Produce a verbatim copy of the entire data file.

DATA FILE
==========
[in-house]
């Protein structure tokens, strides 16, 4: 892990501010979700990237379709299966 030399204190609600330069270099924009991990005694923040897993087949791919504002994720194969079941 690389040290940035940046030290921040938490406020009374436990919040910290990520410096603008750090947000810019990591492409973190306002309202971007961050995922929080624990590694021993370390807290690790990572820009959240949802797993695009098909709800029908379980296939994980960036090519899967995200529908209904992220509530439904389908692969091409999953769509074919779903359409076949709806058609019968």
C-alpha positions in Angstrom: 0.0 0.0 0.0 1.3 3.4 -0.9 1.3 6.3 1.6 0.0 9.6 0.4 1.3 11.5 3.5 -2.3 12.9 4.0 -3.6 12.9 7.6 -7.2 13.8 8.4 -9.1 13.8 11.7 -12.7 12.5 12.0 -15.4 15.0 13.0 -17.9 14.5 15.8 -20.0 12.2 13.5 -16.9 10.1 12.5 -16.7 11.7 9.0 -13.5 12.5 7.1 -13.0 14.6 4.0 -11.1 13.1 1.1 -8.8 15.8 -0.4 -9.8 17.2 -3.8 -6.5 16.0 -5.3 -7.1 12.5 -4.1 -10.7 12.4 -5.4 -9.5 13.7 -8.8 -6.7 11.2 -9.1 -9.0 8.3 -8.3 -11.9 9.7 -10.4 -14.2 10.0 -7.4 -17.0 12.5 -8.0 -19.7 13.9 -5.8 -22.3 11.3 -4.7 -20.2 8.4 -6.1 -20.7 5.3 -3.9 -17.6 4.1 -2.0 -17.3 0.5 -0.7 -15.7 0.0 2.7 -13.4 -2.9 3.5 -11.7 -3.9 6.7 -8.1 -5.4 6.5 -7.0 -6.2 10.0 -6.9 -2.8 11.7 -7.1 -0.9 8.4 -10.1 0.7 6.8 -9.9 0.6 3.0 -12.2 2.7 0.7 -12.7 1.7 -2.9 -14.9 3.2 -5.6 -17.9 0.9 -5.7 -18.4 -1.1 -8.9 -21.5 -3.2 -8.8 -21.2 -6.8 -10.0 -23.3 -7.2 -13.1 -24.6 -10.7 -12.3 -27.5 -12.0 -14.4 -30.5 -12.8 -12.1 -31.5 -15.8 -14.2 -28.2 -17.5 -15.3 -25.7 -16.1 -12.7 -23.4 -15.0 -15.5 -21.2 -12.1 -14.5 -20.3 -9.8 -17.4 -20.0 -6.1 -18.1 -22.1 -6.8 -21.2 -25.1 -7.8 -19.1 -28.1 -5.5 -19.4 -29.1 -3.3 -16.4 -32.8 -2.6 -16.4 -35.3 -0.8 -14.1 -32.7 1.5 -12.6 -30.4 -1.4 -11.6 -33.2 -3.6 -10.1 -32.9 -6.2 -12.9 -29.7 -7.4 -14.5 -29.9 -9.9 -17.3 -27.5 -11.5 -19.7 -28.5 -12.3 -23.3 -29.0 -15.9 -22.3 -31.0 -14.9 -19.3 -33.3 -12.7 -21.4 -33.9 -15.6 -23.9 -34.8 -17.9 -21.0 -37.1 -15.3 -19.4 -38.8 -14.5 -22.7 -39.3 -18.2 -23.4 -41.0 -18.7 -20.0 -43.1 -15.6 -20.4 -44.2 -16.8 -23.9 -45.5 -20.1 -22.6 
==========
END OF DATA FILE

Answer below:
[in-house]
């Protein structure tokens, strides 16, 4: 892990501010979700990237379709299966 030399204190609600330069270099924009991990005694923040897993087949791919504002994720194969079941 690389040290940035940046030290921040938490406020009374436990919040910290990520410096603008750090947000810019990591492409973190306002309202971007961050995922929080624990590694021993370390807290690790990572820009959240949802797993695009098909709800029908379980296939994980960036090519899967995200529908209904992220509530439904389908692969091409999953769509074919779903359409076949709806058609019968």
C-alpha positions in Angstrom: 0.0 0.0 0.0 1.3 3.4 -0.9 1.3 6.3 1.6 0.0 9.6 0.4 1.3 11.5 3.5 -2.3 12.9 4.0 -3.6 12.9 7.6 -7.2 13.8 8.4 -9.1 13.8 11.7 -12.7 12.5 12.0 -15.4 15.0 13.0 -17.9 14.5 15.8 -20.0 12.2 13.5 -16.9 10.1 12.5 -16.7 11.7 9.0 -13.5 12.5 7.1 -13.0 14.6 4.0 -11.1 13.1 1.1 -8.8 15.8 -0.4 -9.8 17.2 -3.8 -6.5 16.0 -5.3 -7.1 12.5 -4.1 -10.7 12.4 -5.4 -9.5 13.7 -8.8 -6.7 11.2 -9.1 -9.0 8.3 -8.3 -11.9 9.7 -10.4 -14.2 10.0 -7.4 -17.0 12.5 -8.0 -19.7 13.9 -5.8 -22.3 11.3 -4.7 -20.2 8.4 -6.1 -20.7 5.3 -3.9 -17.6 4.1 -2.0 -17.3 0.5 -0.7 -15.7 0.0 2.7 -13.4 -2.9 3.5 -11.7 -3.9 6.7 -8.1 -5.4 6.5 -7.0 -6.2 10.0 -6.9 -2.8 11.7 -7.1 -0.9 8.4 -10.1 0.7 6.8 -9.9 0.6 3.0 -12.2 2.7 0.7 -12.7 1.7 -2.9 -14.9 3.2 -5.6 -17.9 0.9 -5.7 -18.4 -1.1 -8.9 -21.5 -3.2 -8.8 -21.2 -6.8 -10.0 -23.3 -7.2 -13.1 -24.6 -10.7 -12.3 -27.5 -12.0 -14.4 -30.5 -12.8 -12.1 -31.5 -15.8 -14.2 -28.2 -17.5 -15.3 -25.7 -16.1 -12.7 -23.4 -15.0 -15.5 -21.2 -12.1 -14.5 -20.3 -9.8 -17.4 -20.0 -6.1 -18.1 -22.1 -6.8 -21.2 -25.1 -7.8 -19.1 -28.1 -5.5 -19.4 -29.1 -3.3 -16.4 -32.8 -2.6 -16.4 -35.3 -0.8 -14.1 -32.7 1.5 -12.6 -30.4 -1.4 -11.6 -33.2 -3.6 -10.1 -32.9 -6.2 -12.9 -29.7 -7.4 -14.5 -29.9 -9.9 -17.3 -27.5 -11.5 -19.7 -28.5 -12.3 -23.3 -29.0 -15.9 -22.3 -31.0 -14.9 -19.3 -33.3 -12.7 -21.4 -33.9 -15.6 -23.9 -34.8 -17.9 -21.0 -37.1 -15.3 -19.4 -38.8 -14.5 -22.7 -39.3 -18.2 -23.4 -41.0 -18.7 -20.0 -43.1 -15.6 -20.4 -44.2 -16.8 -23.9 -45.5 -20.1 -22.6 